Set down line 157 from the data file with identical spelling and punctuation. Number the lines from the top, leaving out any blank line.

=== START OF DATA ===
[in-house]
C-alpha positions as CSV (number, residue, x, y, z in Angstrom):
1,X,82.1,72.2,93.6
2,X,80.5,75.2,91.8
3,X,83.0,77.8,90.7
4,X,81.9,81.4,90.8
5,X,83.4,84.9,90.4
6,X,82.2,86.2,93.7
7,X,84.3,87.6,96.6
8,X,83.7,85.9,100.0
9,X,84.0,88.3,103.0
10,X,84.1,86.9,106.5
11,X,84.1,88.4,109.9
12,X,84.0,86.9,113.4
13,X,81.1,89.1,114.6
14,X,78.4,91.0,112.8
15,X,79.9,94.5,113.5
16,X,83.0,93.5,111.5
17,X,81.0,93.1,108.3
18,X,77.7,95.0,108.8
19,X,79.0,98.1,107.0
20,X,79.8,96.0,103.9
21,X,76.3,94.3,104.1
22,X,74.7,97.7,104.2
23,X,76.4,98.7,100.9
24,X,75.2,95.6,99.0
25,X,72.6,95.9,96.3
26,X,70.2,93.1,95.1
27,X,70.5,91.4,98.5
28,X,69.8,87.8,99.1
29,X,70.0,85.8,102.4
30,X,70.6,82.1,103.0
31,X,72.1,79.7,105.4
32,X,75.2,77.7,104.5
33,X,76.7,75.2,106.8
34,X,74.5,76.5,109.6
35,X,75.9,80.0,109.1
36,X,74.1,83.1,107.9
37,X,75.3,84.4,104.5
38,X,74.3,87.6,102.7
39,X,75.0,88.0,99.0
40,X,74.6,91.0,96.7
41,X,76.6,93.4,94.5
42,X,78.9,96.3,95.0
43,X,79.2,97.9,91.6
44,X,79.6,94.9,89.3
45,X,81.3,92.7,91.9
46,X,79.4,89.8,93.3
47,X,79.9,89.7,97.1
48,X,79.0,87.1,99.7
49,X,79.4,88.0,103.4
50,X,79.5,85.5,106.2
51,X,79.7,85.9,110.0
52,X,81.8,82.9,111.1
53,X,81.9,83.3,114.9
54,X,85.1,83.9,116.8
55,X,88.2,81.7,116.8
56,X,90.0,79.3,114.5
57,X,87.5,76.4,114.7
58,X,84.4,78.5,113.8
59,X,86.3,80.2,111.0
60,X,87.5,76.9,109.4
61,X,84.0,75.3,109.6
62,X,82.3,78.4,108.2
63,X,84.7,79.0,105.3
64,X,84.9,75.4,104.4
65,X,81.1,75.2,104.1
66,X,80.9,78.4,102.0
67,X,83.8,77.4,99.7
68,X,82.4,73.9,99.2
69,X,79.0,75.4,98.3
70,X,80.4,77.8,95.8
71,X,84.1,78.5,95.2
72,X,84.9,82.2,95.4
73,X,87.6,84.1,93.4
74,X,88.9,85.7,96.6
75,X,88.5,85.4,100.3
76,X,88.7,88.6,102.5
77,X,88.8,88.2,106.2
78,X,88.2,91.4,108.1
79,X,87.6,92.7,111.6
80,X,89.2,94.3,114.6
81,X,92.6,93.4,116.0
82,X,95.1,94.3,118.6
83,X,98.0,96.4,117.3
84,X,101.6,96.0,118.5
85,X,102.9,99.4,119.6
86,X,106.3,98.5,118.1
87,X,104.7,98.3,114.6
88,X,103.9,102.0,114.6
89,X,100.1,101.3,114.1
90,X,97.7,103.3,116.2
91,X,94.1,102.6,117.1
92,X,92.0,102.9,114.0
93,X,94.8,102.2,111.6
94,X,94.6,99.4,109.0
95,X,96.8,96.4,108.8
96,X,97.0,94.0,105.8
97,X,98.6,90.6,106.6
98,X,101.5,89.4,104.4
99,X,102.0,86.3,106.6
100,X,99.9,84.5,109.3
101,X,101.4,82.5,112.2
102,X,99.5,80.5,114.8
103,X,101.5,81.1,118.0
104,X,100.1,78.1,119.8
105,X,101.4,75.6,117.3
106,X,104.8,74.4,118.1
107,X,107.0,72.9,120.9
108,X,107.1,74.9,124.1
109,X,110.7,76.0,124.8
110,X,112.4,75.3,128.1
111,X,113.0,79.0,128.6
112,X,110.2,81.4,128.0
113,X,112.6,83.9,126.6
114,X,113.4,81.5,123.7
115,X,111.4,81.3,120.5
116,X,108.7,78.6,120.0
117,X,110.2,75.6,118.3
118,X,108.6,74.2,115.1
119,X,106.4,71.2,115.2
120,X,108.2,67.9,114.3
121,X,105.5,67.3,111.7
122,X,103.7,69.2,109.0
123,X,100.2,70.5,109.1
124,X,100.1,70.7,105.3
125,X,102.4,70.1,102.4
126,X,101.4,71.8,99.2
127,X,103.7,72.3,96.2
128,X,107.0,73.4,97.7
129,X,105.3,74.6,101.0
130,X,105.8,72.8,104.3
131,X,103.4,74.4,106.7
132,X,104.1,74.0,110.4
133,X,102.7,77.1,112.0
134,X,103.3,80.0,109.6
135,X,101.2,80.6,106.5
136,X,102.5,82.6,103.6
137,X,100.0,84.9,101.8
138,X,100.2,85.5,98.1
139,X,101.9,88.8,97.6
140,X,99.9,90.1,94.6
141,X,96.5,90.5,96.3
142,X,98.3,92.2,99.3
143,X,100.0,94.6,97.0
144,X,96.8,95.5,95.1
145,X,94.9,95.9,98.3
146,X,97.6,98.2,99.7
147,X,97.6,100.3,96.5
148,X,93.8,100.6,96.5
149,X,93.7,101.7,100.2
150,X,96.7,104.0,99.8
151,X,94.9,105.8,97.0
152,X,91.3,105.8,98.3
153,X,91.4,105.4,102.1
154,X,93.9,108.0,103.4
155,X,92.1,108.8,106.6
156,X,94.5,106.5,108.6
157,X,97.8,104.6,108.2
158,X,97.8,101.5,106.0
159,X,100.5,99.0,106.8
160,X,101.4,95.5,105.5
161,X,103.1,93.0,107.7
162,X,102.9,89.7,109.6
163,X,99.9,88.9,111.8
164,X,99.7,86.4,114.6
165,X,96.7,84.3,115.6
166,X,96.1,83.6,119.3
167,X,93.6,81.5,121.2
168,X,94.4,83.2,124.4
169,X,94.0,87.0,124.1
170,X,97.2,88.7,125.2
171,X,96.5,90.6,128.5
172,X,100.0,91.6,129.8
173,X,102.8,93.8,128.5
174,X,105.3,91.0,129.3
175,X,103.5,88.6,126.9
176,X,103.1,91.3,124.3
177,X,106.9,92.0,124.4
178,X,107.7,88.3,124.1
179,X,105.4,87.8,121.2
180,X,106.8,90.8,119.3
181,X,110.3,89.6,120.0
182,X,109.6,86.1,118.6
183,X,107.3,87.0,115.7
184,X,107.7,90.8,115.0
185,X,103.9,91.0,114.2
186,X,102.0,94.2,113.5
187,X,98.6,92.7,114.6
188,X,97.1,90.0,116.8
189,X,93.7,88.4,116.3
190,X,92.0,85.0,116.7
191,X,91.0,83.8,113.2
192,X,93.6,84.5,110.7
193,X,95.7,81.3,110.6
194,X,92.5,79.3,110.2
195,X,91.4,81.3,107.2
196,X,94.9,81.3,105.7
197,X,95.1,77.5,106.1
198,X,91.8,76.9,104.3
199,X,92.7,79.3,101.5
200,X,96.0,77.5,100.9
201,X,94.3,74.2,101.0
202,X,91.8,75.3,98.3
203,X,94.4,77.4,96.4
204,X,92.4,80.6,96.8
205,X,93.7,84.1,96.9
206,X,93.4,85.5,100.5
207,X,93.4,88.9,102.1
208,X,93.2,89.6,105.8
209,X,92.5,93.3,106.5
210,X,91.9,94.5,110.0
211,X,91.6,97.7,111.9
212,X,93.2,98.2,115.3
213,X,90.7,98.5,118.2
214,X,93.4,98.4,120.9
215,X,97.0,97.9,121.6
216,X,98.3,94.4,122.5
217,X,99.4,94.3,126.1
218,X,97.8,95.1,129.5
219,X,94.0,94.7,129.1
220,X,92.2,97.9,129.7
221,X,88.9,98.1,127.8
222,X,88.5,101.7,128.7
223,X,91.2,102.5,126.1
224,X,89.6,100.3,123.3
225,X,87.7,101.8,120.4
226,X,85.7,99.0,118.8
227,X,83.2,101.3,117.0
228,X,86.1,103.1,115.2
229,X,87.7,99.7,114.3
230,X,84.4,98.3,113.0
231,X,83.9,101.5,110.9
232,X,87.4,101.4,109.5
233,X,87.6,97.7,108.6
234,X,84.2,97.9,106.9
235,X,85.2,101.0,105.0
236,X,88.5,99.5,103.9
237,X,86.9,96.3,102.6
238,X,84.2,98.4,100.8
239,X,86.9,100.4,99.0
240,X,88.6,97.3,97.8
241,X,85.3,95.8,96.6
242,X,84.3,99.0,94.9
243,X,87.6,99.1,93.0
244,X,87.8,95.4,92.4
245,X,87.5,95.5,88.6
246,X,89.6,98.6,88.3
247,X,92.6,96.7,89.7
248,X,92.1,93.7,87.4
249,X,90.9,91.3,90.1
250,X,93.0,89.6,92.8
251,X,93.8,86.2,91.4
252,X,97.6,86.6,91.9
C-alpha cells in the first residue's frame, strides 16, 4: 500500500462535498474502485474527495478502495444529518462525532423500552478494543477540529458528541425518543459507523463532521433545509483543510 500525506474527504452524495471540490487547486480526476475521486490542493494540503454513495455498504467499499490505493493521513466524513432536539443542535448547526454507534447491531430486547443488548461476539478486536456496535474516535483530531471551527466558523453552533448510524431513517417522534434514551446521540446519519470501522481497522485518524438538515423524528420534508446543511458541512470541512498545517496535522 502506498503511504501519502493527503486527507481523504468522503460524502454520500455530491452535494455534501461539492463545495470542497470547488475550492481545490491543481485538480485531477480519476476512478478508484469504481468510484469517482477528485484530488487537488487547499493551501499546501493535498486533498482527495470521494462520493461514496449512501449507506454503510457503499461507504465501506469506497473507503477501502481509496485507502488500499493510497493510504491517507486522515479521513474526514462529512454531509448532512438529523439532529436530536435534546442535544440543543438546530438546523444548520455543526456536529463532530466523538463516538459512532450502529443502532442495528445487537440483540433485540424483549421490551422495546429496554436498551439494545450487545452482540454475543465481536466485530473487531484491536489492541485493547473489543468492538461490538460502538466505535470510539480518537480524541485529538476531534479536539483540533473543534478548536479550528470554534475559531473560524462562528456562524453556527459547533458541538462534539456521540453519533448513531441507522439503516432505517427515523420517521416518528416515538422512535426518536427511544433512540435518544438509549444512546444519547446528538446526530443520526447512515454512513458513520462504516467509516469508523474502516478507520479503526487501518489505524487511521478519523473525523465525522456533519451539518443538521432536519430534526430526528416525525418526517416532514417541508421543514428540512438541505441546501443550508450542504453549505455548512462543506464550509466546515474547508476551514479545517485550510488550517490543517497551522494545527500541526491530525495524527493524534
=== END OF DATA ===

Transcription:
155,X,92.1,108.8,106.6